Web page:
Tuesday, December 04, 2018

as absurd as it seems now, 95 years ago, the KKK ran the state of Colorado, and had "Klan Day" at the races at Overland Park in July 1925, the peak of the KKK ridiculousness, just a couple years before they faded out

 "Klan Day" at the races at Overland Park and the Miller Special owned by Ralph de Palma

In the years between 1907-1931, Overland Park was the place to prove your mettle as a Colorado race driver. Located at the intersection of S. Delaware and Jewell, Overland Park was a one-mile track that hosted both fast cars and fast horses. In its heyday, Overland saw plenty of big names grace its dirt oval and was often the site of crowd-pleasing event such as a 100-mile race that featured just seven entrants...of which only two actually finished.

“Beyond any doubt the Ku Klux Klan is the largest and most cohesive, most efficiently organized political force in the state,” The Denver Post wrote.

Denver Mayor Ben Stapleton and Gov. Clarence Morley, who was a virulent anti-Catholic, were among the Klansmen who ascended to high office. The Klan even controlled both houses in the state legislature.

KKK in a boulder field on the summit of Pikes Peak on July 4, 1923

I didn't even realize women were a part of the KKK.

The KKK had no presence in Colorado in 1920. By 1925, Klan members and sponsored candidates controlled the Colorado State House and Senate, the office of Secretary of State, a state Supreme Court judgeship, seven benches on Denver District Court, and city councils in some Colorado towns. Mayor Ben Stapleton of Denver and Governor Clarence Morley of Colorado were also Klansmen. The KKK was stronger in Colorado than any other state.

The KKK developed a new recruiting message focused more on the menace that Catholics and Jews posed to the “nation’s Protestant ideals” than on Blacks. According to the excellent history Hooded Empire: The KKK in Colorado by Robert Goldberg, the KKK posed as saviors of “Old Time Religion” and Americanism. As adherents to the Pope and their “polytheistic” religion of saints, Catholics were seen as completely excluded from such Americanism. Colorado was predominantly Protestant, and this message played well here.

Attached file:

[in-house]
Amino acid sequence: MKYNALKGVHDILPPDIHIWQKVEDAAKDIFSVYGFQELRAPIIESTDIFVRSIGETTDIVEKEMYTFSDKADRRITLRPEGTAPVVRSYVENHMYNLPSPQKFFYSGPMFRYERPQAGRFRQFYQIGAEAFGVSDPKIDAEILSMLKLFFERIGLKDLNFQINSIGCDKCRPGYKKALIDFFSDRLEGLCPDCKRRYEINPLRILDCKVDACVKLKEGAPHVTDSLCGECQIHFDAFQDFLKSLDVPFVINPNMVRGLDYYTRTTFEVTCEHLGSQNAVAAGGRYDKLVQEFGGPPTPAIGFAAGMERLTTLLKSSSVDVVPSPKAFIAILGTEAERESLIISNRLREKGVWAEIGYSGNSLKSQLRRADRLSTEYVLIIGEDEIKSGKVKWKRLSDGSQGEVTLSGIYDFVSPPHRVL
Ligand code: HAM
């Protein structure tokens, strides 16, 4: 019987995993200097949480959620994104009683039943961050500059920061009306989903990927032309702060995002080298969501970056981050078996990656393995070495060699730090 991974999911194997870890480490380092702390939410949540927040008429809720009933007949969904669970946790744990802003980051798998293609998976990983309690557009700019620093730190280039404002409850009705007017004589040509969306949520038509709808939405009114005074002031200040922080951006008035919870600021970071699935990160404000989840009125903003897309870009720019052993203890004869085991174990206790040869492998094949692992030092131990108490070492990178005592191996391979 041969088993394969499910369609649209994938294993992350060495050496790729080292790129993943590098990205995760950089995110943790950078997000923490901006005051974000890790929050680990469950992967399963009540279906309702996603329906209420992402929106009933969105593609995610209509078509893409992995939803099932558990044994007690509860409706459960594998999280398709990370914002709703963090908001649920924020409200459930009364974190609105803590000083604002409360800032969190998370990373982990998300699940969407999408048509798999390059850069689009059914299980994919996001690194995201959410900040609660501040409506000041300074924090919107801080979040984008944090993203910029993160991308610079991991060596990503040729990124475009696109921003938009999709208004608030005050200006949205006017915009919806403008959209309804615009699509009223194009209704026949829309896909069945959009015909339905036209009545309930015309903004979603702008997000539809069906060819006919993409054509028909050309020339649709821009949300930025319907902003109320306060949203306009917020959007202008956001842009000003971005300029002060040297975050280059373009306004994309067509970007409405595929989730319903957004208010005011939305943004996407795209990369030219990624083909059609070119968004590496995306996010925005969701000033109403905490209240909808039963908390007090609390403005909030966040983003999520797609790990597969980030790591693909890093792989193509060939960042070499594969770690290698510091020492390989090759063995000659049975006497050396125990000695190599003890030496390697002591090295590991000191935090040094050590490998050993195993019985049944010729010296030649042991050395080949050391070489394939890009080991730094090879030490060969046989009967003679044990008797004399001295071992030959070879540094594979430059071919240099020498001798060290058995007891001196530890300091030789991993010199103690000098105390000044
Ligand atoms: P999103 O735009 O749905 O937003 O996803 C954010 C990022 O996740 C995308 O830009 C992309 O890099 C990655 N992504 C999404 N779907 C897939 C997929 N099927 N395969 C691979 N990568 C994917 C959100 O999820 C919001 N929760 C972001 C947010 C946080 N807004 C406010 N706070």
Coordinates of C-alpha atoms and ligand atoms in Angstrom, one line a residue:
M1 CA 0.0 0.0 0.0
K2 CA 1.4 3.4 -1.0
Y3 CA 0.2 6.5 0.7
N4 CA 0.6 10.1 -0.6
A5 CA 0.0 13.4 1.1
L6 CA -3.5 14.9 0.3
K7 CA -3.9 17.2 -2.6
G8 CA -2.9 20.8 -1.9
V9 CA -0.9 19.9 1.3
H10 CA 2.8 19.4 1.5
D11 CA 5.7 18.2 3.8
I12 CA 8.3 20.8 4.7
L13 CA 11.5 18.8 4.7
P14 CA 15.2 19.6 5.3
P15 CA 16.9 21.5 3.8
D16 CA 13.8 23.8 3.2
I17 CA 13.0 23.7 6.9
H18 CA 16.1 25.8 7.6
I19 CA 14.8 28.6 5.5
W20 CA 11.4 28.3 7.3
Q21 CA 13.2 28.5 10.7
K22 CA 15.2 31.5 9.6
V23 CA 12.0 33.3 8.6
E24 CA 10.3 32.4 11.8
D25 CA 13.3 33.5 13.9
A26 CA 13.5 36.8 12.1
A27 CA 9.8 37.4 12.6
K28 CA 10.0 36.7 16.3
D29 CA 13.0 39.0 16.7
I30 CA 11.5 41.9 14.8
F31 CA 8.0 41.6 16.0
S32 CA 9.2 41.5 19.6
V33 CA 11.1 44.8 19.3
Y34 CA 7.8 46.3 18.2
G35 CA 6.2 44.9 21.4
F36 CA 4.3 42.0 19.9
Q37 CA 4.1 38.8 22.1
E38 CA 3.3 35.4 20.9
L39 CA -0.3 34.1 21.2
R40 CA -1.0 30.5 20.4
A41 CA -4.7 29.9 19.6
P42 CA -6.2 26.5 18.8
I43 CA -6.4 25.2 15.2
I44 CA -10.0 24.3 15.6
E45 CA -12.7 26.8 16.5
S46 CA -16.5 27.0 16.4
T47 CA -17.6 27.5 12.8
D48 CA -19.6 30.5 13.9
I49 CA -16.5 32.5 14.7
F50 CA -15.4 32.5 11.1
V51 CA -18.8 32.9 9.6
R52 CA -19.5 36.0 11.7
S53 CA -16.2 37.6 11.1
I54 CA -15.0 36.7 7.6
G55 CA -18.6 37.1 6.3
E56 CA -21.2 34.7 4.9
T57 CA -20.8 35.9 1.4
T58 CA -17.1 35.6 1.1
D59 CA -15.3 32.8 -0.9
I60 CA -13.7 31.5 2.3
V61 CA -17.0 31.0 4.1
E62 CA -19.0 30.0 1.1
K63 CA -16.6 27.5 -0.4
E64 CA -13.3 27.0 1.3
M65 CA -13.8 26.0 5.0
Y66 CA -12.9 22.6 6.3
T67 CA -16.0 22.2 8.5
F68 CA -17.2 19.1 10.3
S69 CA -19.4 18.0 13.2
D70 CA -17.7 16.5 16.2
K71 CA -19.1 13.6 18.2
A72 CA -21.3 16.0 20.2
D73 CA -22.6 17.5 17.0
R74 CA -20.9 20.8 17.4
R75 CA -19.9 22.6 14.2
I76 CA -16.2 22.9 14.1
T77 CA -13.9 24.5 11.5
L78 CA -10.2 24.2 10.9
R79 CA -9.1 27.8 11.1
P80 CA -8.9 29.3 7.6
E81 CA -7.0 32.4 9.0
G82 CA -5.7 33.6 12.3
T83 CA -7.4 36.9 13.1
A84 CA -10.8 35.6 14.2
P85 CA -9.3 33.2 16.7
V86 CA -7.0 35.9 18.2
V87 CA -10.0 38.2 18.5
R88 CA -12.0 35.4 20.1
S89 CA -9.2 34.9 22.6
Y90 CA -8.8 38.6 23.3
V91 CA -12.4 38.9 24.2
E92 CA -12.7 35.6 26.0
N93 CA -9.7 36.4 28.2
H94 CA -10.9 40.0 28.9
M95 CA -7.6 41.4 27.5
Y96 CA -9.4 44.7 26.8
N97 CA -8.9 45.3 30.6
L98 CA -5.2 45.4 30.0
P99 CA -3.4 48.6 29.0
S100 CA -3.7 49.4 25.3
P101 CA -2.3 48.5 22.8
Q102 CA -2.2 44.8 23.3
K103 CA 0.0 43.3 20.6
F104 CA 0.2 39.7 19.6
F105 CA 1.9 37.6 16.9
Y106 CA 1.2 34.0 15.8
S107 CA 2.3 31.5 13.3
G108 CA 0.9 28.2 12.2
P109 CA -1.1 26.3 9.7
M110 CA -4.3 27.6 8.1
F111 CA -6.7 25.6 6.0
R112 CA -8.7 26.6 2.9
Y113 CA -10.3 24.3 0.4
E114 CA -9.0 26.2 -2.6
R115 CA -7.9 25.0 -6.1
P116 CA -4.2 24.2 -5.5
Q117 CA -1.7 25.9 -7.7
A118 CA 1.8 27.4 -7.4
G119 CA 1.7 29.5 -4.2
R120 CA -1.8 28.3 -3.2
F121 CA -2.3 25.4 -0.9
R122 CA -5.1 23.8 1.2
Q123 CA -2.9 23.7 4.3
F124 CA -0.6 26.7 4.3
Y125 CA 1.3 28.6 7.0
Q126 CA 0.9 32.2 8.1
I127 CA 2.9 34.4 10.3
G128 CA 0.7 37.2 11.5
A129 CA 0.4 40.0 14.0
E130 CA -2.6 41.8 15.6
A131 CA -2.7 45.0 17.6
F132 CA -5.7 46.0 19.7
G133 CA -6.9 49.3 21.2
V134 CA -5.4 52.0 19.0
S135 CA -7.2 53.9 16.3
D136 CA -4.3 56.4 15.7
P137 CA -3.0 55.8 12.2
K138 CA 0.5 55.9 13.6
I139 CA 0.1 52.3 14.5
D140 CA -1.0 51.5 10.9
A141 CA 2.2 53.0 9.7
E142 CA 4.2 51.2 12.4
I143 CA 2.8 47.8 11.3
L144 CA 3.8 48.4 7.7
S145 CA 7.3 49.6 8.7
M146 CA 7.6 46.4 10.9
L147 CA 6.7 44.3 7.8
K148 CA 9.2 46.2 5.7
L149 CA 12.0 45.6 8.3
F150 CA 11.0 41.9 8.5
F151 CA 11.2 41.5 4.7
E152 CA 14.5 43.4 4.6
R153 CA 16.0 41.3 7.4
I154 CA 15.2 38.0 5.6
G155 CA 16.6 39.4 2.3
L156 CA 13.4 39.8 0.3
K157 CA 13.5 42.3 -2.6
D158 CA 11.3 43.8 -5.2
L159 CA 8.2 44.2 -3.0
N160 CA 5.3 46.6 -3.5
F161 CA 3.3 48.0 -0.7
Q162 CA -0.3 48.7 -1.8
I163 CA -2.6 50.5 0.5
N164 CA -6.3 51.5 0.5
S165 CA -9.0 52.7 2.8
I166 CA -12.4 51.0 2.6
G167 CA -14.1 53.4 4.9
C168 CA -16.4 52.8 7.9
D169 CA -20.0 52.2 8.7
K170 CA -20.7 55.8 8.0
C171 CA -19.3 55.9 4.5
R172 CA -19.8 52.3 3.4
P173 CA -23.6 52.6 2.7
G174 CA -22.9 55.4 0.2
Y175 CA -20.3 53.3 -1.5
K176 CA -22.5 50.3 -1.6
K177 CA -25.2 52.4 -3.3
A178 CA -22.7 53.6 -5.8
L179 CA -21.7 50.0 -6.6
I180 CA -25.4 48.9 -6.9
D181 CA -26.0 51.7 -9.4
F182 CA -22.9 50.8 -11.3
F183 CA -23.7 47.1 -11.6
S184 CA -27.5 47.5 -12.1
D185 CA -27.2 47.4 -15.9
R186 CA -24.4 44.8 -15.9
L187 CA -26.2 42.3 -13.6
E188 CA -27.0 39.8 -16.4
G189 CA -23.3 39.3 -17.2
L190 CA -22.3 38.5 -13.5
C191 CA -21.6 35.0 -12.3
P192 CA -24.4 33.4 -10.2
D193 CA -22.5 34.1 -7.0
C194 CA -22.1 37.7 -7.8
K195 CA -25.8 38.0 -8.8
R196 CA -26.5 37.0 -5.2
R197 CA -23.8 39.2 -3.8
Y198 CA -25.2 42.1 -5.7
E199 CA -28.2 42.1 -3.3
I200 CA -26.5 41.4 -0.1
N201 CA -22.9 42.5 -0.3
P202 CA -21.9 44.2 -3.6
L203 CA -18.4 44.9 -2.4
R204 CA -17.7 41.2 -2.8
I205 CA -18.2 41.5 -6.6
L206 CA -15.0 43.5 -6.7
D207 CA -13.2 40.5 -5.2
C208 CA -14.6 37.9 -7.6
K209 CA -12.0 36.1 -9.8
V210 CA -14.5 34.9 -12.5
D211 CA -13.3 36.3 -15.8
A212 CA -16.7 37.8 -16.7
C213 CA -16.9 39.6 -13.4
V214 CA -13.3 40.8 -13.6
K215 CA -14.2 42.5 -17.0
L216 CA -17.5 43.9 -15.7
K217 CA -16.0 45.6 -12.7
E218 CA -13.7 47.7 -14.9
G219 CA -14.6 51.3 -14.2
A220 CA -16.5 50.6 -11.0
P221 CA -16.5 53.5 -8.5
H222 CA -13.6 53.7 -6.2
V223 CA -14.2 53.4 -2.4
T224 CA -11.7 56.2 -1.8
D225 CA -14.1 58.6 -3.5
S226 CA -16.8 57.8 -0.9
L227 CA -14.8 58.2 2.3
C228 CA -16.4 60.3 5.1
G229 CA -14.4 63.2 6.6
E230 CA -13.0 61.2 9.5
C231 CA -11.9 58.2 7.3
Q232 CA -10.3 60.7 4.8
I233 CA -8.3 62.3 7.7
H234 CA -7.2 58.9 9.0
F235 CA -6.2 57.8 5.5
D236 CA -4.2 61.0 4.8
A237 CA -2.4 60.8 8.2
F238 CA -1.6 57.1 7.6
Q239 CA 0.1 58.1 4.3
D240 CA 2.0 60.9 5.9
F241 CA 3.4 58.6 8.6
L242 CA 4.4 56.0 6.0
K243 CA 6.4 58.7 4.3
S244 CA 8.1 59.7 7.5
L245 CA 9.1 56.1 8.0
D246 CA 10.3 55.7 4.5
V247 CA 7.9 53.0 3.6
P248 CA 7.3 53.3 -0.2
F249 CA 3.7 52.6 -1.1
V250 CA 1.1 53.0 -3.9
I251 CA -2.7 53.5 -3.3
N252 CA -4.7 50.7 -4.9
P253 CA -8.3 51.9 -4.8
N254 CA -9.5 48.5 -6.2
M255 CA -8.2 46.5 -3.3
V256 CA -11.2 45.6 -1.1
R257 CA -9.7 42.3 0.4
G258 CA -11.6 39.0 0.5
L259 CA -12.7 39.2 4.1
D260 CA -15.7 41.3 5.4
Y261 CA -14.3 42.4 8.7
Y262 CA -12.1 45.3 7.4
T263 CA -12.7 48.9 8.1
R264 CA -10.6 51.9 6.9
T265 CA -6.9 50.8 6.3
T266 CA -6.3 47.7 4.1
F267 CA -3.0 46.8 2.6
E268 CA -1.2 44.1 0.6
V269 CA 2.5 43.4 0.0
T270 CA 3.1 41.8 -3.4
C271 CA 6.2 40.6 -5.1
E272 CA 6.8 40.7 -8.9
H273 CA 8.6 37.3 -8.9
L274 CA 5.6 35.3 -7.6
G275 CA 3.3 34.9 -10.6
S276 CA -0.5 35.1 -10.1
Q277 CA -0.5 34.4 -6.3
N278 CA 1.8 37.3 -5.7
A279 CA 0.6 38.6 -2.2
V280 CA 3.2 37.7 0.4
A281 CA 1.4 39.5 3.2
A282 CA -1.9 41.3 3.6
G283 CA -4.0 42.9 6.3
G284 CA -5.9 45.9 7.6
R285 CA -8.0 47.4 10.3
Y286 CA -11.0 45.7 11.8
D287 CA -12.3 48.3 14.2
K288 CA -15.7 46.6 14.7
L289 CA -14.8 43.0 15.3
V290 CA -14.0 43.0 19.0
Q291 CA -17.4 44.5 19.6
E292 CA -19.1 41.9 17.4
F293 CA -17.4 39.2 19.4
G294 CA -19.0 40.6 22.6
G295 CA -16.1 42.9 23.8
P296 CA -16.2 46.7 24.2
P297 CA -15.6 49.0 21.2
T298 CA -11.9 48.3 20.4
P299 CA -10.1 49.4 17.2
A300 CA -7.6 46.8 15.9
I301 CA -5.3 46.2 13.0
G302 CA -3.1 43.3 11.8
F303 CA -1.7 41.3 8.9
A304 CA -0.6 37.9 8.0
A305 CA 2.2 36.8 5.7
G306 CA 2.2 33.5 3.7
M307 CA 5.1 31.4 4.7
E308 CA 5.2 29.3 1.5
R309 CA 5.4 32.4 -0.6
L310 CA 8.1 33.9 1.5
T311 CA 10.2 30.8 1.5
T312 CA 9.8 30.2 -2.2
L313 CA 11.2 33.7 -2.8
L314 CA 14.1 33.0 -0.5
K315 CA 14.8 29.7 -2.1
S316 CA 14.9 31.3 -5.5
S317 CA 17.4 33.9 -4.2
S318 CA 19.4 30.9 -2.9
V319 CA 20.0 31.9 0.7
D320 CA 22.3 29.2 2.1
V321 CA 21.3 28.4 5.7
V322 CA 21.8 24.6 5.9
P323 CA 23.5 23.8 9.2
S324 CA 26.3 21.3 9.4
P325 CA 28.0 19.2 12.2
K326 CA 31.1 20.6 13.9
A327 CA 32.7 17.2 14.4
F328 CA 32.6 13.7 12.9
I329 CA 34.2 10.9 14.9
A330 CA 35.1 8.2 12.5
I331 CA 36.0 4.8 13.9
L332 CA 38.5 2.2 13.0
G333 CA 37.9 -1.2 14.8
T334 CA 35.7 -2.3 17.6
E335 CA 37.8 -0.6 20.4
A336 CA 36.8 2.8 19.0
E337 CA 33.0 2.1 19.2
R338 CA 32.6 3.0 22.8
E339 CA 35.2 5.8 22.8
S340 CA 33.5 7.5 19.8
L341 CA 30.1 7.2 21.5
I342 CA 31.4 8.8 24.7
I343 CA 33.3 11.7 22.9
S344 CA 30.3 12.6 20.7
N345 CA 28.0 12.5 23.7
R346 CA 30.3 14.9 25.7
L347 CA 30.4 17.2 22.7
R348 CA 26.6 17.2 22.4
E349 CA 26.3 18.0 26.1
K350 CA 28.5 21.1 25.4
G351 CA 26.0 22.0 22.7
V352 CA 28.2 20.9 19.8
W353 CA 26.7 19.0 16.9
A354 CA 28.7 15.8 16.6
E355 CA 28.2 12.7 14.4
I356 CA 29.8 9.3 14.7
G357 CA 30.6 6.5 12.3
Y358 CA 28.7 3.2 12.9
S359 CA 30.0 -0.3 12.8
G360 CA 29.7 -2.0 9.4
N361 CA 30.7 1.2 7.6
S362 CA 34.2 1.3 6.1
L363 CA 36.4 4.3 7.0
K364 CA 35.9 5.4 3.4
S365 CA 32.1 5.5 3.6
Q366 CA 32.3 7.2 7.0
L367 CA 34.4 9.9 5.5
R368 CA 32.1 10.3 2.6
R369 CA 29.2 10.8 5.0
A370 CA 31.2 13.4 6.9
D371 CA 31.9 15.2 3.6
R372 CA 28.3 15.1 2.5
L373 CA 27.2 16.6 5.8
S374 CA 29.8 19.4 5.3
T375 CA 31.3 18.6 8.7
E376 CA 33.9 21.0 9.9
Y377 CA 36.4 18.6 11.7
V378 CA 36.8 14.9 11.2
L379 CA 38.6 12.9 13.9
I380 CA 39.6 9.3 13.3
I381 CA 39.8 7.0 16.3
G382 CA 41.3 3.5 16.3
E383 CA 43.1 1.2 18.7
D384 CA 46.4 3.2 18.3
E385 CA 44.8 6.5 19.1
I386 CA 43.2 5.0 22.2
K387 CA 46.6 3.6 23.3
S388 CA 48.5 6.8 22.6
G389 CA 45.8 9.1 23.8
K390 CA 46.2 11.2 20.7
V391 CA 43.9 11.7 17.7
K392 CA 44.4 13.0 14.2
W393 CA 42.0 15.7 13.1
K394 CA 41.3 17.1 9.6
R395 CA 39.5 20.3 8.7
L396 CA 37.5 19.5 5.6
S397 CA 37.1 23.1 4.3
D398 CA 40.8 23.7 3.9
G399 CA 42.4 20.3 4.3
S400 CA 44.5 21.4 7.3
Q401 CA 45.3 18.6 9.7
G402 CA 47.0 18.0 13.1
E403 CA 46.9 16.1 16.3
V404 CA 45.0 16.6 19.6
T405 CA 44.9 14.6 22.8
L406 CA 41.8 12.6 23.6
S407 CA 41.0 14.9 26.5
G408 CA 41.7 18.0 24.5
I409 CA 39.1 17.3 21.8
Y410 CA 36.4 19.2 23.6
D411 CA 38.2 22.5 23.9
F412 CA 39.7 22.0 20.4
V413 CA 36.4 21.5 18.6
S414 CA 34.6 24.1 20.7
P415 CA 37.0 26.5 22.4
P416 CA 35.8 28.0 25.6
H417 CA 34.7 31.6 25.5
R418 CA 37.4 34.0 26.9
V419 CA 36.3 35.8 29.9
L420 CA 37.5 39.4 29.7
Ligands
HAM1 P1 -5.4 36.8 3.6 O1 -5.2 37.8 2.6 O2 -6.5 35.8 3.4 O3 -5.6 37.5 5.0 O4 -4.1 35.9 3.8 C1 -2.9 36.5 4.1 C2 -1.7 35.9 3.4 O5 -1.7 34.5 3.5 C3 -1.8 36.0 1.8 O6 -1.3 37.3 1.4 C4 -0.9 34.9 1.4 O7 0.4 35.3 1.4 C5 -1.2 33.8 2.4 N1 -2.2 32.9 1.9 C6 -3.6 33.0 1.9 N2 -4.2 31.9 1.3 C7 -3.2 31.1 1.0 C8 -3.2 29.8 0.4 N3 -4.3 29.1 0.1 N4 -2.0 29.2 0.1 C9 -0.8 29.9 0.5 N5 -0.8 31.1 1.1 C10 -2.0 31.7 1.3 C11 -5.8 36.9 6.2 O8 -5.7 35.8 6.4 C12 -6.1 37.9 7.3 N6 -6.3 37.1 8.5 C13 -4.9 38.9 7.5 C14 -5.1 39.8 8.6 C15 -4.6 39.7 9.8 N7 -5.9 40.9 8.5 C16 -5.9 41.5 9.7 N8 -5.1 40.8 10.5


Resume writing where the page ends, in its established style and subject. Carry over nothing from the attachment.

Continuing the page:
Conspiracy theories about a secret Catholic government of overlords abounded, much as such stories about Jews make the circuit today. The KKK also stood for fair elections, for law and order against the backdrop of Prohibition bootlegging and rampant crime, and against the loosening of morals brought by new music, new dances, and Hollywood, things the general public could get behind.

Strangely, part of the KKK’s appeal was that it functioned as a social outing for many Protestants. In fact, members in Grand Junction flocked to the KKK not so much from prejudice, but because they thought of it as another Elk’s lodge, except with hoods and weird cross burning ceremonies out in the desert. Even Dalton Trumbo tried to join because it was the hot “thing to do.” In Denver, the KKK held picnics (one drew 100,000 people), auto races, and had many other events.



  1. Senator Robert Byrd from Virginia was a high ranking KKK member,
    but since he was a liberal democrat, the media ignored it.

    1. If I remember correctly, Democratic Party in US became a liberal one in times of Roosevelt administration, before that it was not unified in one type of worldview. Some say that Democrats form 20's were more Republican then Republicans today. But I'm not that fluent with US political scene of Interwar times. But I do know that trying to look at past by prism of today is wrong perception. Things change, point of view also. Something that was "white" 100 years ago, today is "black". Something that was "black" today can be "purple" tomorrow. World don't stay in one place, everything change and in the same time, nothing change. Well... that escalate to philosophy pretty fast. :D

  2. "secret Catholic government of overlords" you mean... the Church? [joke]

    "loosening of morals brought by new music, new dances"... Footloose, kick off the Sunday shoes :D

  3. Like the cockroach the KKK just will not go away. They just call themselves by a new name, sad to say.

  4. From Wikipedia:

    In 1946, Byrd wrote a letter to a Grand Wizard stating, "The Klan is needed today as never before, and I am anxious to see its rebirth here in West Virginia and in every state in the nation."[19] However, when running for the United States House of Representatives in 1952, he announced "After about a year, I became disinterested, quit paying my dues, and dropped my membership in the organization. During the nine years that have followed, I have never been interested in the Klan." He said he had joined the Klan because he felt it offered excitement and was anti-communist.[11]

    Byrd later called joining the KKK "the greatest mistake I ever made."[20] In 1997, he told an interviewer he would encourage young people to become involved in politics but also warned, "Be sure you avoid the Ku Klux Klan. Don't get that albatross around your neck. Once you've made that mistake, you inhibit your operations in the political arena."[21] In his last autobiography, Byrd explained that he was a KKK member because he "was sorely afflicted with tunnel vision—a jejune and immature outlook—seeing only what I wanted to see because I thought the Klan could provide an outlet for my talents and ambitions."[22] Byrd also said in 2005, "I know now I was wrong. Intolerance had no place in America. I apologized a thousand times ... and I don't mind apologizing over and over again. I can't erase what happened."[11]